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The manure of skiing scandal fertilizer for clean Estonian sport

Raul Rebane.
Raul Rebane. Source: Kairit Leibold/ERR

I hope that people have realized by now that no amount of missed sponsorship can outweigh the damage the almost decade-long doping scandal has done to Estonia and Estonian sport. It has affected our image, financing and future worse than anything else in the history of Estonian sport, Raul Rebane says in Vikerraadio's daily comment.

Businessman Toomas Annus' announcement that he will stop sponsoring Estonian sport sparked an extraordinary public debate and storm of emotions. Because the statement followed suspicions voiced on the "Pealtnägija" investigative journalism program according to which Annus is involved in the doping scandal of Estonian cross-country skiers, his move hit two birds with the same stone – sports and media. And it has taken off. I would take this opportunity to thank Annus as it will become much clearer what is what and who is who after this debate.

The first reaction came from current and former top athletes who threw their weight behind Annus and were very cross with the media. This was also the reaction of Estonian Olympic Committee (EOK) President Urmas Sõõrumaa who opined that the media has done irreversible damage to Estonian sport. Positions have become more balanced by today and the entire picture is seen as more than who missed out on funding.

Sport in Estonia is in the middle of a restart following the skiing scandal right now and we are witnessing the last breaths of the Soviet way of thinking in sports. The change has already taken place for the majority of Estonian athletes and coaches to whom using doping no longer even occurs.

However, the process has been more difficult for the public as former medals are bittersweet and the public shame of national heroes painful to bear. Let us recall if only the public campaign "We Believe Andrus Veerpalu" that ended in stark disappointment for tens of thousands of people.

I hope that people have realized by now that no amount of missed sponsorship can outweigh the damage the almost decade-long doping scandal has done to Estonia and Estonian sport. It has affected our image, financing and future worse than anything else in the history of Estonian sport. Its pedagogical effect has caused a lot of talents to abandon sport and affected the decisions of parents and sponsors.

What Toomas Annus does with his money is up to him and this is what he decided. It is a shame, and we can hope most current and future sponsors will not follow his lead, while I'm sure some are thinking about it.

The manure of the scandal has already become fertilizer for new and clean Estonian sport. There is nothing more beautiful than watching a talented child develop and having a hand in it is pure joy. That is usually the main motivation of sponsors as opposed to praise from the media. The role of sponsors is great in the current system as many talents find it difficult to progress without help from volunteers.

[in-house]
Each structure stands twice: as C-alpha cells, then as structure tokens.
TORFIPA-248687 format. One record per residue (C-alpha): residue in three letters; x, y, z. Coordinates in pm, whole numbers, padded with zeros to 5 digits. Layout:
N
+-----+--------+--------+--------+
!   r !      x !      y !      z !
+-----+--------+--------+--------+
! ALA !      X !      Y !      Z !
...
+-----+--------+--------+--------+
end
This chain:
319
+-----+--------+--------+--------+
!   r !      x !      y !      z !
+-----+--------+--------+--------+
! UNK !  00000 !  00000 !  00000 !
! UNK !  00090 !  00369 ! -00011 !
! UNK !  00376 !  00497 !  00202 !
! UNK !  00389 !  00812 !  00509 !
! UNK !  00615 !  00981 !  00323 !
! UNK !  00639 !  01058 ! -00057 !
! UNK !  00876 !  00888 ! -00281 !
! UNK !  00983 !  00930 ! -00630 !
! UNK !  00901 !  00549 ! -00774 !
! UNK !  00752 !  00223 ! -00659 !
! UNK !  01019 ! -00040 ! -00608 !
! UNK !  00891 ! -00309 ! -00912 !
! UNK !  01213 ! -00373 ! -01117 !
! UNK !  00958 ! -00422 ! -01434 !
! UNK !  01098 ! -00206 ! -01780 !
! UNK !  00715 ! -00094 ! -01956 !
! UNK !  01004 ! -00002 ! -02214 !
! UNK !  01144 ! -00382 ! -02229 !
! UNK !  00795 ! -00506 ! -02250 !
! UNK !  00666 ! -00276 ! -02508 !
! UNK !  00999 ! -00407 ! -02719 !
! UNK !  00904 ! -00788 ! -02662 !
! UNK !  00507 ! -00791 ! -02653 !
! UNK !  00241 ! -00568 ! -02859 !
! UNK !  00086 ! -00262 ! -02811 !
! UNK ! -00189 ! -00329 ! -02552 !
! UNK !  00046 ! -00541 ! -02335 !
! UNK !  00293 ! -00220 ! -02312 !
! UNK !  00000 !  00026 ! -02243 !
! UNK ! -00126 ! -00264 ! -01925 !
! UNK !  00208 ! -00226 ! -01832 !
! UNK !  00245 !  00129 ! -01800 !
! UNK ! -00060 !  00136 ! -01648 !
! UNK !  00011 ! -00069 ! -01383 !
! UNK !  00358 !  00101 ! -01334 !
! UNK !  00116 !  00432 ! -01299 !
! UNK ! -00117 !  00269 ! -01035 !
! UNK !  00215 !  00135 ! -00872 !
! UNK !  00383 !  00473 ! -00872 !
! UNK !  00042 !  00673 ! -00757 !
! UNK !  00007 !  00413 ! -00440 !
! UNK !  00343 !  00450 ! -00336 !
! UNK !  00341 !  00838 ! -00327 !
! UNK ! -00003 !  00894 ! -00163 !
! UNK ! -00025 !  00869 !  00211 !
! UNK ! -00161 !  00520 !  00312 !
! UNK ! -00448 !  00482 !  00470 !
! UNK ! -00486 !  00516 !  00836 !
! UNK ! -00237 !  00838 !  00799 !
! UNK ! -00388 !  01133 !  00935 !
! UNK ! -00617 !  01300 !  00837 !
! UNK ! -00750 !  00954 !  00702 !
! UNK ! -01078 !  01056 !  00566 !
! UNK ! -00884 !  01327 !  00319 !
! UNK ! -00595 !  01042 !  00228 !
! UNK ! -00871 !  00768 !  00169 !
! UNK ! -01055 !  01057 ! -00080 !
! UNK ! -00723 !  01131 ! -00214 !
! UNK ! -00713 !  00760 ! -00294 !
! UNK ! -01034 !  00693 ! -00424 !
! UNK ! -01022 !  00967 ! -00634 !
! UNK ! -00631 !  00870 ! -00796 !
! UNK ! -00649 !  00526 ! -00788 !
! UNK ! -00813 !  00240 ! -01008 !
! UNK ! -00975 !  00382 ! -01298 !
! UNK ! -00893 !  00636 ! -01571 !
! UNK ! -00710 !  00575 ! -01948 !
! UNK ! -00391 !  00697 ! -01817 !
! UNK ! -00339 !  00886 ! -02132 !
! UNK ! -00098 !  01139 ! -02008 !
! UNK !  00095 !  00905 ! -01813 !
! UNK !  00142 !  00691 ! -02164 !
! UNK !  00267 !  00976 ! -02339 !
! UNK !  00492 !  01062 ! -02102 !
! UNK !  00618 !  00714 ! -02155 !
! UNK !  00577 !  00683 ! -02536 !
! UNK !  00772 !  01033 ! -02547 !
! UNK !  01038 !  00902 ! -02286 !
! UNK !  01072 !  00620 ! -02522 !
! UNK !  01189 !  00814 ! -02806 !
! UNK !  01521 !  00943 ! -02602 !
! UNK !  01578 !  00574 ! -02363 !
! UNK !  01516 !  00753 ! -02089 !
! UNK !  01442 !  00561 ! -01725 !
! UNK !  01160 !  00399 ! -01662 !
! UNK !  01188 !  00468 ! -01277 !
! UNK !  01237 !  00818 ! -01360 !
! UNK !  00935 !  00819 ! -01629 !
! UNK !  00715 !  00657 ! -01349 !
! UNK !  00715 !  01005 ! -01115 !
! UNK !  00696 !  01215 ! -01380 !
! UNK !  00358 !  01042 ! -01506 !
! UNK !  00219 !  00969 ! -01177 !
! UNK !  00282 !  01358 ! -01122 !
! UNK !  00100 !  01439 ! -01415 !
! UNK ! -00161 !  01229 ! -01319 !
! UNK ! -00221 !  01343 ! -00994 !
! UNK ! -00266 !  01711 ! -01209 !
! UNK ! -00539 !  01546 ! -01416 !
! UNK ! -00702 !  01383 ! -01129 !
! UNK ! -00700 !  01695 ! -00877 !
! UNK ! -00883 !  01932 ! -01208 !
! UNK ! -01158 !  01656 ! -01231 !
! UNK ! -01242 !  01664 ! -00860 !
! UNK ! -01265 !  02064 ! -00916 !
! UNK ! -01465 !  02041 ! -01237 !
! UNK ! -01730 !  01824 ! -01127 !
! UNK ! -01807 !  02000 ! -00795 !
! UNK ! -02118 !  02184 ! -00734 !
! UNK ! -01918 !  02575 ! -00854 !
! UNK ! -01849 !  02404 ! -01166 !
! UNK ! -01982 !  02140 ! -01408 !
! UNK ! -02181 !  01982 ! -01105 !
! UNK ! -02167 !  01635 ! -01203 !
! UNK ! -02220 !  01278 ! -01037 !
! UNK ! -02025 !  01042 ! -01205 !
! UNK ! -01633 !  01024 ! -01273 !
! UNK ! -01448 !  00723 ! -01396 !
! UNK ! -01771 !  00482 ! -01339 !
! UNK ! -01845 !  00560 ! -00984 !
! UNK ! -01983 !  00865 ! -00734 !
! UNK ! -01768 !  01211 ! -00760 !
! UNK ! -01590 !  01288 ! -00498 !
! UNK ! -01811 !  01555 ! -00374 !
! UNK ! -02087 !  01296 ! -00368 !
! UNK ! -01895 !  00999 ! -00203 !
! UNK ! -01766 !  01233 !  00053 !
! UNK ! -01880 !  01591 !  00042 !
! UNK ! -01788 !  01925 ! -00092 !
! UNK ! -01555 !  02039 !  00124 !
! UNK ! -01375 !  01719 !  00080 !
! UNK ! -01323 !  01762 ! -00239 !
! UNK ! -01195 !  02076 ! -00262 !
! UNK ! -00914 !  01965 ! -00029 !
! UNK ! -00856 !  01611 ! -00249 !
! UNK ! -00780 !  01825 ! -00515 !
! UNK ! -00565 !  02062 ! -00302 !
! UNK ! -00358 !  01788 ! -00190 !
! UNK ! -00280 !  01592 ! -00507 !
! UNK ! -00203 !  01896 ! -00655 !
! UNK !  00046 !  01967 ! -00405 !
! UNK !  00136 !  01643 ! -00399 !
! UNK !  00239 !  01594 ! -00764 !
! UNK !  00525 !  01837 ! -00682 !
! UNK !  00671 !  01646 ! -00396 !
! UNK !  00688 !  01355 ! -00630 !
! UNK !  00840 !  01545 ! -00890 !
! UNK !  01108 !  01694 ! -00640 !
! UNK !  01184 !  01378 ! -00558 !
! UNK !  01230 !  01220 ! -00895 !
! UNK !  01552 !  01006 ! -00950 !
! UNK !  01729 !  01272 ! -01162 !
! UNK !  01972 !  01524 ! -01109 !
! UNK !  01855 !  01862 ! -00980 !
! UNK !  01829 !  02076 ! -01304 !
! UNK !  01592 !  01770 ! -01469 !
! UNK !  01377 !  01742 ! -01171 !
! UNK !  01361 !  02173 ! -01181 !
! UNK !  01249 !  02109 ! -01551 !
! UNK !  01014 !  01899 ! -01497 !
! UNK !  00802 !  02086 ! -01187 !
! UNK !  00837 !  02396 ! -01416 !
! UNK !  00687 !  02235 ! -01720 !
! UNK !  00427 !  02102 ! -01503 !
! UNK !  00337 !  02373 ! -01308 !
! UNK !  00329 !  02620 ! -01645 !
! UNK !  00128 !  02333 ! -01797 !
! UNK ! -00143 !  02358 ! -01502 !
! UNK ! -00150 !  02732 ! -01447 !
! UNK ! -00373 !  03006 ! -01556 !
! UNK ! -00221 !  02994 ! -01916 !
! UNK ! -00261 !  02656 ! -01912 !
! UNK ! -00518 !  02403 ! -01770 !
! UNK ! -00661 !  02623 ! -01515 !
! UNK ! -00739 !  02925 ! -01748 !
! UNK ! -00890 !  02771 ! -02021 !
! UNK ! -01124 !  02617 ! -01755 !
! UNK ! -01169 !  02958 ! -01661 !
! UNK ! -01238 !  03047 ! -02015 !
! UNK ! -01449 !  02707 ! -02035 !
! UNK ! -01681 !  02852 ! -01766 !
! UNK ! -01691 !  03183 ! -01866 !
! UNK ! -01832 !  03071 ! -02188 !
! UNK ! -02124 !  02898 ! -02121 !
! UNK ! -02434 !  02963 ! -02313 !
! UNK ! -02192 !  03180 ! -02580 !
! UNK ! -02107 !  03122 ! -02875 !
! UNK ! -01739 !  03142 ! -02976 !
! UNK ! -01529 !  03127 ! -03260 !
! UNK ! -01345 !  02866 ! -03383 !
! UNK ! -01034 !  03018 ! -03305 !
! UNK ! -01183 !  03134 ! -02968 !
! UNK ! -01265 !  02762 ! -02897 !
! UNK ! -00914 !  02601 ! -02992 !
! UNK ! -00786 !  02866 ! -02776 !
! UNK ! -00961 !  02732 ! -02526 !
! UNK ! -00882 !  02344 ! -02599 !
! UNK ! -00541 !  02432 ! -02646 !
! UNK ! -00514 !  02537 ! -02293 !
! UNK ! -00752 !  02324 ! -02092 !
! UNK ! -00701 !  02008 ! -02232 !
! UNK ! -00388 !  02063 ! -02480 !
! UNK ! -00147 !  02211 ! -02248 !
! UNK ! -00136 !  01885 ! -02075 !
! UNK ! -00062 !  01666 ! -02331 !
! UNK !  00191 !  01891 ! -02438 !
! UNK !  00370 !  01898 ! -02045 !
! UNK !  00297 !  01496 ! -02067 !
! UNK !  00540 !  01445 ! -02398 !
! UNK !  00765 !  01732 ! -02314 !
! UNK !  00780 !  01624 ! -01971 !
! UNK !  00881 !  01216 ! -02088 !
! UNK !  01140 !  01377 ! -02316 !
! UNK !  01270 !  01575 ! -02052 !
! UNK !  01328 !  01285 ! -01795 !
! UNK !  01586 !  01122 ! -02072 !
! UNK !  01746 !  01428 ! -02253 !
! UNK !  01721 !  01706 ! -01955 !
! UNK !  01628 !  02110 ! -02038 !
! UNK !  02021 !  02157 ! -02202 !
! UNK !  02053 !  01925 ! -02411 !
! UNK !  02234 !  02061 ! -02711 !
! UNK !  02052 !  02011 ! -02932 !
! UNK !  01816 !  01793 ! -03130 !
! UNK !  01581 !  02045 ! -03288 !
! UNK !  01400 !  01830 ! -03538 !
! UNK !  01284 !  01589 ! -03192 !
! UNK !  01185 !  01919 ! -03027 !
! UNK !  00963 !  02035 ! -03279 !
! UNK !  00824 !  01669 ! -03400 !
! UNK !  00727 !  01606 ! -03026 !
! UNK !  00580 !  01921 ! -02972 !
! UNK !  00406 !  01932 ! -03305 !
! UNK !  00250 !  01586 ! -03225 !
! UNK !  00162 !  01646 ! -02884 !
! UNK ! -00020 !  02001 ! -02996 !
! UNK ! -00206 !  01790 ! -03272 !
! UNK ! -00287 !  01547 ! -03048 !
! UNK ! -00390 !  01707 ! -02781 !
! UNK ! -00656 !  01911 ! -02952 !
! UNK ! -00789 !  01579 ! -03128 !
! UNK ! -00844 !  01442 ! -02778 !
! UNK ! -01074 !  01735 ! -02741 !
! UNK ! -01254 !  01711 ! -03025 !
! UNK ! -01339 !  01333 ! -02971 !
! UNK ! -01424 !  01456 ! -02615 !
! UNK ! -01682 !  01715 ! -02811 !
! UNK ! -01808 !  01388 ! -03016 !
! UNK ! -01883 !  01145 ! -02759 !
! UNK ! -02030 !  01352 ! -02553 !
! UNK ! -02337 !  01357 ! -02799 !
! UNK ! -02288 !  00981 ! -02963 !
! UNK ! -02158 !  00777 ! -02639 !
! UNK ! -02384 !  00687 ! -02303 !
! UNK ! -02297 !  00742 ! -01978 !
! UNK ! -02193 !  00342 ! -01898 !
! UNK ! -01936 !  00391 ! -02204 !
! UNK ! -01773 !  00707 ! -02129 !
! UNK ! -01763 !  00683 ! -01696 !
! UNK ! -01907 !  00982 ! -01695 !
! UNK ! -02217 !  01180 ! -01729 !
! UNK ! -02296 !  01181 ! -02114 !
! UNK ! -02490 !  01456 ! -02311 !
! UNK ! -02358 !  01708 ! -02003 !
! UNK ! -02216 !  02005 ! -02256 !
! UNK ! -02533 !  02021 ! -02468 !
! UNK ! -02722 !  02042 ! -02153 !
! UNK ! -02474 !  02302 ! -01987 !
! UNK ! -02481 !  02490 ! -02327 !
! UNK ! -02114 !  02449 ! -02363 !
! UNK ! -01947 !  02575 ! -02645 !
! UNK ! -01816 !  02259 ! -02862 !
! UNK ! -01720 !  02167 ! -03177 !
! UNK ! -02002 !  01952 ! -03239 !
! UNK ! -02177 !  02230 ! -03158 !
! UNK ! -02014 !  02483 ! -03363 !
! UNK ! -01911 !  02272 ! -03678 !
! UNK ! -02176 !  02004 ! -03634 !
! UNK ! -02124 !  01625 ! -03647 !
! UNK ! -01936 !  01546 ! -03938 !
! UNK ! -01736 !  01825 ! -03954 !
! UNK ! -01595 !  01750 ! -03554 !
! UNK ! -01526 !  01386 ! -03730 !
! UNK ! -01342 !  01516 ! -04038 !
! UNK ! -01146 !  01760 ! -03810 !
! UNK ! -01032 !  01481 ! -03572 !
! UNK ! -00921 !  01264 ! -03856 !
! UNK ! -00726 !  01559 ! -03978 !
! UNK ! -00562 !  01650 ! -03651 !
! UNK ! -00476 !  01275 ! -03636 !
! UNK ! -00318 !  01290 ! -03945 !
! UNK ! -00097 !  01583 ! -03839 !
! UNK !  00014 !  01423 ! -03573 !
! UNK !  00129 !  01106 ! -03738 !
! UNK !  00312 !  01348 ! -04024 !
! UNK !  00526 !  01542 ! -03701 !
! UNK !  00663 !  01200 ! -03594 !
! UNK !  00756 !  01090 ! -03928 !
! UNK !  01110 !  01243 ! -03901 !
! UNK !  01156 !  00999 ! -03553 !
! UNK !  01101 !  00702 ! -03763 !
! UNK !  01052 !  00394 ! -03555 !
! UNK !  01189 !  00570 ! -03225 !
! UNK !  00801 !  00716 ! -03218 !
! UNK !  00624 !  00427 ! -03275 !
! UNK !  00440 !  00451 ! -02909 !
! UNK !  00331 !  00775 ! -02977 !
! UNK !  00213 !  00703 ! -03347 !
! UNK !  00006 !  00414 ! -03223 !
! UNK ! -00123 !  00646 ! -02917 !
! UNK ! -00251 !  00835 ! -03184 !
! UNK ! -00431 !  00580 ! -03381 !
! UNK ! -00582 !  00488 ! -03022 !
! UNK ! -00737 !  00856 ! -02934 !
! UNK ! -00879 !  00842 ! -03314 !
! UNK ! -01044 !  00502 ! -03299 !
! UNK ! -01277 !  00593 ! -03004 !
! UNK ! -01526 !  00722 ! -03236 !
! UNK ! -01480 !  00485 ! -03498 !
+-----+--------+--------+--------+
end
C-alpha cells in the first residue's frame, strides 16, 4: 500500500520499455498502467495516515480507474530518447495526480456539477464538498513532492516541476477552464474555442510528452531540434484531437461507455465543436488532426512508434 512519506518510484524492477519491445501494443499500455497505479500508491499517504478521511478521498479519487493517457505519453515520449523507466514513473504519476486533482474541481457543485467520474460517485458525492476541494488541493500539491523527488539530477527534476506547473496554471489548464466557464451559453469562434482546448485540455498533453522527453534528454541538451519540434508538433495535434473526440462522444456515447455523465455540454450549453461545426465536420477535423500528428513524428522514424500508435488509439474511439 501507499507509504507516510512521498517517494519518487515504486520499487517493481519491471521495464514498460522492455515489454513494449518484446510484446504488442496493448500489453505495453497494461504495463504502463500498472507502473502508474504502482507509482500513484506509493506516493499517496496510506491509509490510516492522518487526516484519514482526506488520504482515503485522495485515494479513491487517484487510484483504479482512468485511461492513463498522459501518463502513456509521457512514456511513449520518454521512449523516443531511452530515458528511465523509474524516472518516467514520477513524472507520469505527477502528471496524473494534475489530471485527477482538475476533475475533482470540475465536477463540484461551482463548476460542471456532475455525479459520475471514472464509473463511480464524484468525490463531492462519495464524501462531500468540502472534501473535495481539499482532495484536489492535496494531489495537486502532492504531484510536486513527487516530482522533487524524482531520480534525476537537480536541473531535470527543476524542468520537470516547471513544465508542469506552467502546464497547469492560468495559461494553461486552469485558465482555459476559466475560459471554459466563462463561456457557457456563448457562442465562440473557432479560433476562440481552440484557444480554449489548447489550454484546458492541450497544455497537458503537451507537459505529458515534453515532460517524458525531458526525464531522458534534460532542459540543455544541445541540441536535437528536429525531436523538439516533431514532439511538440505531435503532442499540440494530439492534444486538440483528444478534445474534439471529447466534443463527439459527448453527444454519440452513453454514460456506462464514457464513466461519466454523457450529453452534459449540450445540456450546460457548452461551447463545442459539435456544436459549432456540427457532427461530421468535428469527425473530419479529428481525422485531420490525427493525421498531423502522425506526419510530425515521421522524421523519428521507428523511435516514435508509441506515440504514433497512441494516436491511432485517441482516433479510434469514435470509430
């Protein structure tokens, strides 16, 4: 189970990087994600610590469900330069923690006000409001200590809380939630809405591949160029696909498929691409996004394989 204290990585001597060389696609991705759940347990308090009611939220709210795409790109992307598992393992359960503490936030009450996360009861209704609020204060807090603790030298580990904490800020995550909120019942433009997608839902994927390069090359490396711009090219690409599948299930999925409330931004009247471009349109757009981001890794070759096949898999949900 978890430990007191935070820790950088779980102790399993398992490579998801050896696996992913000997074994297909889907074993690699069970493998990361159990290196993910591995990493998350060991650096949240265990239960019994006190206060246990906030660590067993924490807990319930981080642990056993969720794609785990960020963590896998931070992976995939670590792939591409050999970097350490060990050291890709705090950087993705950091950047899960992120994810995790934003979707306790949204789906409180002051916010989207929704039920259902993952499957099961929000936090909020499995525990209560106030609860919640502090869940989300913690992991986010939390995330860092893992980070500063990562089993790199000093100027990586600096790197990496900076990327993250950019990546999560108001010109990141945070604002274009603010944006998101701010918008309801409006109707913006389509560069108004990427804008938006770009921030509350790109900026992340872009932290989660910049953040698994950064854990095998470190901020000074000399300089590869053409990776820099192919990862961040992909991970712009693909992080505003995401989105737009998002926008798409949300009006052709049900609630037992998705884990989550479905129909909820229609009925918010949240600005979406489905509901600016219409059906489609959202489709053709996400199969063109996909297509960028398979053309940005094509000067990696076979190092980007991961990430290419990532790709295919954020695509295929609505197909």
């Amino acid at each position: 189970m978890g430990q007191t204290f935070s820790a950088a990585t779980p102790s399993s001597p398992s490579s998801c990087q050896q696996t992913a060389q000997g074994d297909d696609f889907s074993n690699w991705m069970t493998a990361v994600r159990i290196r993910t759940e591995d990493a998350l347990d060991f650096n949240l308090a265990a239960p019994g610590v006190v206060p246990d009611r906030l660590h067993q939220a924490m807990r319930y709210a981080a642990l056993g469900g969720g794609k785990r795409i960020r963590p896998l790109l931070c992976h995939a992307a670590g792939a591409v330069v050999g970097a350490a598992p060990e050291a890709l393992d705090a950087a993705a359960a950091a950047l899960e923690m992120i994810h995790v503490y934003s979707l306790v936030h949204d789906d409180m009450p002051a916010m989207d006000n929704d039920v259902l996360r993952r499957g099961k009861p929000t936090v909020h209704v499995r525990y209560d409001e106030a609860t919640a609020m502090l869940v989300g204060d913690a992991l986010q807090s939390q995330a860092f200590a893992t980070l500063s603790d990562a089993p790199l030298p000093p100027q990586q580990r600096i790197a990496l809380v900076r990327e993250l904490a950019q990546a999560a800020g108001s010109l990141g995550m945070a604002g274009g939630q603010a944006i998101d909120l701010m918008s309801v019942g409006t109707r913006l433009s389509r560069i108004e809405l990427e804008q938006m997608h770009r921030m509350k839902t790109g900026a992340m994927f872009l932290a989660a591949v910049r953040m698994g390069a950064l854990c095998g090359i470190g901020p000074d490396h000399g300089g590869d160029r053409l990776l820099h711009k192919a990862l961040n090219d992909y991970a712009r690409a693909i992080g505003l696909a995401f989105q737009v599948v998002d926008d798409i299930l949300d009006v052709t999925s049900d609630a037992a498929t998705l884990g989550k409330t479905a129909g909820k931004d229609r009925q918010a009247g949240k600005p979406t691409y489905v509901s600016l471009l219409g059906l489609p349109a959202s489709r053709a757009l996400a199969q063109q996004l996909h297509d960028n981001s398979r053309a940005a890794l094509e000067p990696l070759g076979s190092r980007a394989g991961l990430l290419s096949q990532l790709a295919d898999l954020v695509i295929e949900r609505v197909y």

However, conclusions the media can draw from this scandal go far beyond social media exclamations calling for the termination of [host of "Pealtnägija"] Mihkel Kärmas. What were we really told?

We were told that sponsorship will be withheld if the media can't keep its mouth shut. This position was elegantly summed up by the Conservative People's Party (EKRE) media portal Uued Uudised by attaching to the incident a broader media-philosophical meaning. Jaak Tali wrote on January 30: "Perhaps people will now realize on the backdrop of this collapse of our sports activities that this kind of blossoming of the 'speech is free' ideology will only see even bigger collapses in the future." In other words, it would be better if speech was not free. I cannot agree in what is a democratic country in 2021.

The Estonian media is not better or worse than we are. The media makes mistakes just as we do. There are numerous structures from the press council to courts through which to correct such mistakes. If one feels their actions have been wrongly interpreted, one is free to turn to the aforementioned organizations.

However, media silence will bring new and bigger problems. The problem with coverage of the doping scandal was not talking about it but rather the fact it was not talked about for years. It clearly prolonged our current agony.

Luckily, this silence did not befall all of our media. Let us recall how Mati Alaver's court files were classified and the power brought to bear in order to drown the entire scandal. Only media pressure and seeking access to the materials in court has led to the healing process that is now underway and "Pealtnägija" has been instrumental in this.

Therefore, it is a struggle between two ways to see the world – to talk or to keep silent. Those who support the position that the media should "keep quiet or otherwise keep singing our praises" should not be surprised if things get rowdy. Whereas things would be bad indeed if that wasn't the consequence.

I urge people to look beyond the money in this debate, to the life and ethics of the new generation, including the new generation of athletes, to see people. Otherwise, we will be left with what the Chinese proverb warns against: "Those who chase moose, fail to see the mountains, while those who chase money, fail to see people!"


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Editor: Marcus Turovski

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